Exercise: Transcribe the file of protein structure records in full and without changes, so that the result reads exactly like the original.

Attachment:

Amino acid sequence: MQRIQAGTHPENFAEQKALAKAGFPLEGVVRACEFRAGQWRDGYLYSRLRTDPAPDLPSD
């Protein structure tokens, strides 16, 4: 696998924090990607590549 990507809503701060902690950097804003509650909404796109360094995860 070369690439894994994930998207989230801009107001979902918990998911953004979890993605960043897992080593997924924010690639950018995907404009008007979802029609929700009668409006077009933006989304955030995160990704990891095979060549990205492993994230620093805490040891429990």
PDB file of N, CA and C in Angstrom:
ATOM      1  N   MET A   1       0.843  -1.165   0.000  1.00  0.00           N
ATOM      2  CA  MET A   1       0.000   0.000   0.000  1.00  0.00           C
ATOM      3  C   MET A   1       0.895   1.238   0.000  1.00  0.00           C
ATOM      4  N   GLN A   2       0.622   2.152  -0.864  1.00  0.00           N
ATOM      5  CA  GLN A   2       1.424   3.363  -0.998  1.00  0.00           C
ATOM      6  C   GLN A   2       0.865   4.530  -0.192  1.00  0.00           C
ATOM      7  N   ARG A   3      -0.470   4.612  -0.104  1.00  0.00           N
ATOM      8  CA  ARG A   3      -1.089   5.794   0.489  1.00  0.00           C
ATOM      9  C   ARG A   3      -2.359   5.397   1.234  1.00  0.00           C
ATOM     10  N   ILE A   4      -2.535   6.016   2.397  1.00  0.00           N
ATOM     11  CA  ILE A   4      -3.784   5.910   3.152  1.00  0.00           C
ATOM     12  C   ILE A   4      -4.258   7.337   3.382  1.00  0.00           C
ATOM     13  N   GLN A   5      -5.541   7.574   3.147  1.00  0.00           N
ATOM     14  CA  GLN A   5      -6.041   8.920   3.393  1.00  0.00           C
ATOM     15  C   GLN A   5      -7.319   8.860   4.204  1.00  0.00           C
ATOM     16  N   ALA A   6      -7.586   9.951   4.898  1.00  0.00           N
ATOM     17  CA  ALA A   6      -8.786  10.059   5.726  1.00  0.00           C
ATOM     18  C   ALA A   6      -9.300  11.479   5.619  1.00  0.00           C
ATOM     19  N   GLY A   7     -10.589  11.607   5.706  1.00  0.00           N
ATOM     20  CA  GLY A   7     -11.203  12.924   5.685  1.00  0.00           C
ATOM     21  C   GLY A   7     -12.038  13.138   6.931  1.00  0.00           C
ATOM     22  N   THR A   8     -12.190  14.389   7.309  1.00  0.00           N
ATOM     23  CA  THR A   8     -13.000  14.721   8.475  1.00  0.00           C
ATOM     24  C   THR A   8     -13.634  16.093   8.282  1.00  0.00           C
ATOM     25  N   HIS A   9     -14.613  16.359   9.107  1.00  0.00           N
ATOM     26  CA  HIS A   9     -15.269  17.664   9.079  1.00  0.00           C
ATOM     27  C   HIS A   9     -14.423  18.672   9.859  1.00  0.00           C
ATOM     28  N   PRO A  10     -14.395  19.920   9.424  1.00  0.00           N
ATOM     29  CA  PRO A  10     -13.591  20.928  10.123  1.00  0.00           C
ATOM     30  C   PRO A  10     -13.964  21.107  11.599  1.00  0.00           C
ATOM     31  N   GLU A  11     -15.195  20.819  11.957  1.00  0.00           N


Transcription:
Amino acid sequence: MQRIQAGTHPENFAEQKALAKAGFPLEGVVRACEFRAGQWRDGYLYSRLRTDPAPDLPSD
């Protein structure tokens, strides 16, 4: 696998924090990607590549 990507809503701060902690950097804003509650909404796109360094995860 070369690439894994994930998207989230801009107001979902918990998911953004979890993605960043897992080593997924924010690639950018995907404009008007979802029609929700009668409006077009933006989304955030995160990704990891095979060549990205492993994230620093805490040891429990």
PDB file of N, CA and C in Angstrom:
ATOM      1  N   MET A   1       0.843  -1.165   0.000  1.00  0.00           N
ATOM      2  CA  MET A   1       0.000   0.000   0.000  1.00  0.00           C
ATOM      3  C   MET A   1       0.895   1.238   0.000  1.00  0.00           C
ATOM      4  N   GLN A   2       0.622   2.152  -0.864  1.00  0.00           N
ATOM      5  CA  GLN A   2       1.424   3.363  -0.998  1.00  0.00           C
ATOM      6  C   GLN A   2       0.865   4.530  -0.192  1.00  0.00           C
ATOM      7  N   ARG A   3      -0.470   4.612  -0.104  1.00  0.00           N
ATOM      8  CA  ARG A   3      -1.089   5.794   0.489  1.00  0.00           C
ATOM      9  C   ARG A   3      -2.359   5.397   1.234  1.00  0.00           C
ATOM     10  N   ILE A   4      -2.535   6.016   2.397  1.00  0.00           N
ATOM     11  CA  ILE A   4      -3.784   5.910   3.152  1.00  0.00           C
ATOM     12  C   ILE A   4      -4.258   7.337   3.382  1.00  0.00           C
ATOM     13  N   GLN A   5      -5.541   7.574   3.147  1.00  0.00           N
ATOM     14  CA  GLN A   5      -6.041   8.920   3.393  1.00  0.00           C
ATOM     15  C   GLN A   5      -7.319   8.860   4.204  1.00  0.00           C
ATOM     16  N   ALA A   6      -7.586   9.951   4.898  1.00  0.00           N
ATOM     17  CA  ALA A   6      -8.786  10.059   5.726  1.00  0.00           C
ATOM     18  C   ALA A   6      -9.300  11.479   5.619  1.00  0.00           C
ATOM     19  N   GLY A   7     -10.589  11.607   5.706  1.00  0.00           N
ATOM     20  CA  GLY A   7     -11.203  12.924   5.685  1.00  0.00           C
ATOM     21  C   GLY A   7     -12.038  13.138   6.931  1.00  0.00           C
ATOM     22  N   THR A   8     -12.190  14.389   7.309  1.00  0.00           N
ATOM     23  CA  THR A   8     -13.000  14.721   8.475  1.00  0.00           C
ATOM     24  C   THR A   8     -13.634  16.093   8.282  1.00  0.00           C
ATOM     25  N   HIS A   9     -14.613  16.359   9.107  1.00  0.00           N
ATOM     26  CA  HIS A   9     -15.269  17.664   9.079  1.00  0.00           C
ATOM     27  C   HIS A   9     -14.423  18.672   9.859  1.00  0.00           C
ATOM     28  N   PRO A  10     -14.395  19.920   9.424  1.00  0.00           N
ATOM     29  CA  PRO A  10     -13.591  20.928  10.123  1.00  0.00           C
ATOM     30  C   PRO A  10     -13.964  21.107  11.599  1.00  0.00           C
ATOM     31  N   GLU A  11     -15.195  20.819  11.957  1.00  0.00           N